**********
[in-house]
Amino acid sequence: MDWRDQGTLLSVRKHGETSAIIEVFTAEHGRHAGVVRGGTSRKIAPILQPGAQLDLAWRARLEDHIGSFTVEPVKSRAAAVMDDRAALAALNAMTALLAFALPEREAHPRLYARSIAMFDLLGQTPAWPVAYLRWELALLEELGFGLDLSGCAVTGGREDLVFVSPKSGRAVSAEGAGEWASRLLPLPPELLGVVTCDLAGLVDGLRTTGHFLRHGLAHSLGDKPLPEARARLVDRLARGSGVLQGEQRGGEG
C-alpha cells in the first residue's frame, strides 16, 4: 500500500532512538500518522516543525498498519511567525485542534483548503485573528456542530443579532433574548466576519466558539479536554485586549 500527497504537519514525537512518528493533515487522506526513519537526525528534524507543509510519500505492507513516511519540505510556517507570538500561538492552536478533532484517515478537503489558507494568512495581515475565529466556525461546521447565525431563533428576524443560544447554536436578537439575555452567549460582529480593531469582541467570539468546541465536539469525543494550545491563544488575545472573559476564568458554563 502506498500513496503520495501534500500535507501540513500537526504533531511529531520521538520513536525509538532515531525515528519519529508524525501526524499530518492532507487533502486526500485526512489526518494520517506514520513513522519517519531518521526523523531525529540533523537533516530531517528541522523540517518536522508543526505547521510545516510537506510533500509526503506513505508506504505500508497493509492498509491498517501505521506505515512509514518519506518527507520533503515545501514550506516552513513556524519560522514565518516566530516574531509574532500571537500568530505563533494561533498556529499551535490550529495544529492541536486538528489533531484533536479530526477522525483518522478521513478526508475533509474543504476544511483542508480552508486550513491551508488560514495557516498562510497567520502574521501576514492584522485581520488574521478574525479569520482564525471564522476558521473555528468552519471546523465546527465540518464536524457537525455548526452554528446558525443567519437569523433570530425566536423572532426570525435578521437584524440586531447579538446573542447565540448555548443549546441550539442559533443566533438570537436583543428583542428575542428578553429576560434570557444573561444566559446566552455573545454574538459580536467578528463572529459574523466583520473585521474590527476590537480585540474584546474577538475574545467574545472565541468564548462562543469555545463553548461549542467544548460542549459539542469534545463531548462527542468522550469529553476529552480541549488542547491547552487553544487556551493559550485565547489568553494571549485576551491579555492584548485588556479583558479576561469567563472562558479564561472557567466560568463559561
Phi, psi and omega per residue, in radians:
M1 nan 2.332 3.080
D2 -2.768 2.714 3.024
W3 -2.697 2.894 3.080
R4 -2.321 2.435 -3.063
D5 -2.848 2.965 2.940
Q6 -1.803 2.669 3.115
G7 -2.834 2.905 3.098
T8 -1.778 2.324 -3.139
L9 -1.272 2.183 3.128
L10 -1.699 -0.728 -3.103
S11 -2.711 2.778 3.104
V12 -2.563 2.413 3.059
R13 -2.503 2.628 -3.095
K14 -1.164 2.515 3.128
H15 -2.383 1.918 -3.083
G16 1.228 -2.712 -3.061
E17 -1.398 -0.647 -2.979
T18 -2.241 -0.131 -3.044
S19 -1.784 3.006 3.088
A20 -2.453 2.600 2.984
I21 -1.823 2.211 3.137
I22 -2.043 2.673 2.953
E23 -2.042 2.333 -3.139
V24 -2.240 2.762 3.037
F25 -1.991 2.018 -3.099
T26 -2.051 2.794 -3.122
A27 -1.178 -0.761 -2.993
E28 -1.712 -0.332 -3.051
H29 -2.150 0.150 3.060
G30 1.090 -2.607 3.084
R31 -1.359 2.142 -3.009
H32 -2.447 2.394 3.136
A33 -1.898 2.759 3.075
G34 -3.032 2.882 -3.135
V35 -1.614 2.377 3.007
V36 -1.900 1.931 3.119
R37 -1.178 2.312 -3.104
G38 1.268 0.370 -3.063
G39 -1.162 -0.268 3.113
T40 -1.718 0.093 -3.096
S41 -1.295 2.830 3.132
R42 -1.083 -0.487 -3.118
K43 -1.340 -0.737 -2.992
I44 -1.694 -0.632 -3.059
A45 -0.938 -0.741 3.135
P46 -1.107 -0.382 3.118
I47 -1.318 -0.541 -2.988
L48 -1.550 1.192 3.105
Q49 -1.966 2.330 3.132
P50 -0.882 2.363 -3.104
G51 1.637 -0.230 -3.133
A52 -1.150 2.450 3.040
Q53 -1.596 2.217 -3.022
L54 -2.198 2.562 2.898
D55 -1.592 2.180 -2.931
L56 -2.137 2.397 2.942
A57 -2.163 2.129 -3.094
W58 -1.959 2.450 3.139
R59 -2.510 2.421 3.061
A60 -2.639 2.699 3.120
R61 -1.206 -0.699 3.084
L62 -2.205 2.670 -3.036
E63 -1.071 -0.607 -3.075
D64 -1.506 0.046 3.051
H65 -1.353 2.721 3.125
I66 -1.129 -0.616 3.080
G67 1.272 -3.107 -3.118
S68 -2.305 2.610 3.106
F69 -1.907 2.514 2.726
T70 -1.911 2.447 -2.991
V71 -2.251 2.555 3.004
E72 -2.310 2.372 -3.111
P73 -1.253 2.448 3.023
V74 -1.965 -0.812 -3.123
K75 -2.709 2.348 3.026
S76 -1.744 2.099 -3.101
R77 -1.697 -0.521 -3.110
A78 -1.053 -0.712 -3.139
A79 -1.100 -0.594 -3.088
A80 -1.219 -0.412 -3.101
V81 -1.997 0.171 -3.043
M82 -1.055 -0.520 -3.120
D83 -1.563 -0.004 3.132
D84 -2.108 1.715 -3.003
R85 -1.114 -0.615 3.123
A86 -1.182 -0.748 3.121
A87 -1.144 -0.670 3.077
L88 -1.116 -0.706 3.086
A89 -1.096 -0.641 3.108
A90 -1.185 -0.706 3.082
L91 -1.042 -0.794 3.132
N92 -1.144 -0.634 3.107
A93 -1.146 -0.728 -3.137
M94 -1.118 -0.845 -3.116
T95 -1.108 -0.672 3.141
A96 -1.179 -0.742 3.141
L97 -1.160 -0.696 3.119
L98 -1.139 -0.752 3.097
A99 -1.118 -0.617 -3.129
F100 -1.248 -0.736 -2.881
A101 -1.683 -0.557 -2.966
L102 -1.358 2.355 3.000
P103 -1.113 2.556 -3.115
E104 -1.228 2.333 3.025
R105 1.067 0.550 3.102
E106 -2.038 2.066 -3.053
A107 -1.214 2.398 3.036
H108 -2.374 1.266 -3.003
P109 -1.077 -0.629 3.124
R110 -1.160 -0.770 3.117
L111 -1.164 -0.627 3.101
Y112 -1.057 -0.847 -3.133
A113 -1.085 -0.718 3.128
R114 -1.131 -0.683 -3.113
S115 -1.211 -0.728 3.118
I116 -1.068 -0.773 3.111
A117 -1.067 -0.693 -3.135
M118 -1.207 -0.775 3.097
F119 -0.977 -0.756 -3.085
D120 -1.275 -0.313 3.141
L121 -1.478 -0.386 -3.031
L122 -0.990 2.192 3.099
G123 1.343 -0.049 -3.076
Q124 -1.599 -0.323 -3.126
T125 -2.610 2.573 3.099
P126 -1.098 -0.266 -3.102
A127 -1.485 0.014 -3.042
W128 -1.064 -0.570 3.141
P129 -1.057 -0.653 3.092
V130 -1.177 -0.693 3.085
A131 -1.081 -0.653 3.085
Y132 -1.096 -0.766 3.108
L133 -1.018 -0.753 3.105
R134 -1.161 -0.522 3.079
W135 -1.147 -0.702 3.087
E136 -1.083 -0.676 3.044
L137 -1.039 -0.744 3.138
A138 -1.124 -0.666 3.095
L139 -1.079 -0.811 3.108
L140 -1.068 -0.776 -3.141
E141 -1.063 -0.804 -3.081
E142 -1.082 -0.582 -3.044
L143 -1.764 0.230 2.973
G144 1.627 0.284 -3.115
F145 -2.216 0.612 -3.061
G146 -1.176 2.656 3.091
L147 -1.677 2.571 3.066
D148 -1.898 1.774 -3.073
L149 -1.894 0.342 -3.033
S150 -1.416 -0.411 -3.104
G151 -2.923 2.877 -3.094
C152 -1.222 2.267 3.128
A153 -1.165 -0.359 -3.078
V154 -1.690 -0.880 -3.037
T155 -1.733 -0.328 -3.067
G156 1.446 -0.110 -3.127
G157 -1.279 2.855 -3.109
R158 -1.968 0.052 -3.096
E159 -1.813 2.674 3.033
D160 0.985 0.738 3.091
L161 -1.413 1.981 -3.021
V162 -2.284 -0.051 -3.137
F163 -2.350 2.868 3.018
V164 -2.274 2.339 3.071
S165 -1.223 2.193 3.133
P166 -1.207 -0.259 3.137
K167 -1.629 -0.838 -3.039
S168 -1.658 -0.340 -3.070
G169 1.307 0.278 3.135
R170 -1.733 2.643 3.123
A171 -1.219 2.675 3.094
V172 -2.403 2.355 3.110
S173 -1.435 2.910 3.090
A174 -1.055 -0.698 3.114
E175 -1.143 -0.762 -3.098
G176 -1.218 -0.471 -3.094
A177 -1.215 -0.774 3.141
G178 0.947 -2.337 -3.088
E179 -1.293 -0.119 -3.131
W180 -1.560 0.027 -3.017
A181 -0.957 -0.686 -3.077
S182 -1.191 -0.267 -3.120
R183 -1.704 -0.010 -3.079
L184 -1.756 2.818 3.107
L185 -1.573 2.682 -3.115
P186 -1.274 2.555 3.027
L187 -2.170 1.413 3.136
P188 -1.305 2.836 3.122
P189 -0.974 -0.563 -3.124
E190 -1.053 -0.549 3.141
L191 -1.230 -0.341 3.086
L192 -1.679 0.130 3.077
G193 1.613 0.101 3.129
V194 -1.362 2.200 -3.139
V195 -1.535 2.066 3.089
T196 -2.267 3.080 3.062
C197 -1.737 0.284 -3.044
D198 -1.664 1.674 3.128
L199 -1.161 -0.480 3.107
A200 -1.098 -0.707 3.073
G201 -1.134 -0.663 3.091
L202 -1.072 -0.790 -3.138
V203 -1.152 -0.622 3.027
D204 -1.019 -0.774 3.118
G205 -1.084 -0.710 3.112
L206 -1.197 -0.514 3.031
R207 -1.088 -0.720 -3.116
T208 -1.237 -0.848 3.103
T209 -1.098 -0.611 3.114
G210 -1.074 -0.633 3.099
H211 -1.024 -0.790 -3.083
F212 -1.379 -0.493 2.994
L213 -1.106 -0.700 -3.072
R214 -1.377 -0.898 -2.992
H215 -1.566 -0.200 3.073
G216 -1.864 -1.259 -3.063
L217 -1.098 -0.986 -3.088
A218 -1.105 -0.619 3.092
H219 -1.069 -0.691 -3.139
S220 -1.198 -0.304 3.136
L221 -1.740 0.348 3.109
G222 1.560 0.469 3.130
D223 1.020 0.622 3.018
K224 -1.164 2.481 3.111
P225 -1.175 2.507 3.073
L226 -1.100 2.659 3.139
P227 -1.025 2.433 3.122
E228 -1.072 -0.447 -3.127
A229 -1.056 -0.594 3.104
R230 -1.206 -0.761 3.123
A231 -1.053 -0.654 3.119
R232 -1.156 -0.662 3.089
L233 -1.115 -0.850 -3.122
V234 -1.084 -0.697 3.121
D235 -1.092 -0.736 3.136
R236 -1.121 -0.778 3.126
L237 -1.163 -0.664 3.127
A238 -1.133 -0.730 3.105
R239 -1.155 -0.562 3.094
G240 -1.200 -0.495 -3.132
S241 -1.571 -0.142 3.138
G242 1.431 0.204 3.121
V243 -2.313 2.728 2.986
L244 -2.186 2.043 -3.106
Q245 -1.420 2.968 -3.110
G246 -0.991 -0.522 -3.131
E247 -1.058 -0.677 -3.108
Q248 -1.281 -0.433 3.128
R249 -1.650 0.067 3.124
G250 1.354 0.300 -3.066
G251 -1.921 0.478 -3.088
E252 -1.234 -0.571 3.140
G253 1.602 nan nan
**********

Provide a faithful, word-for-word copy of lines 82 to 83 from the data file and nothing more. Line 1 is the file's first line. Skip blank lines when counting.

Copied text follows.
A78 -1.053 -0.712 -3.139
A79 -1.100 -0.594 -3.088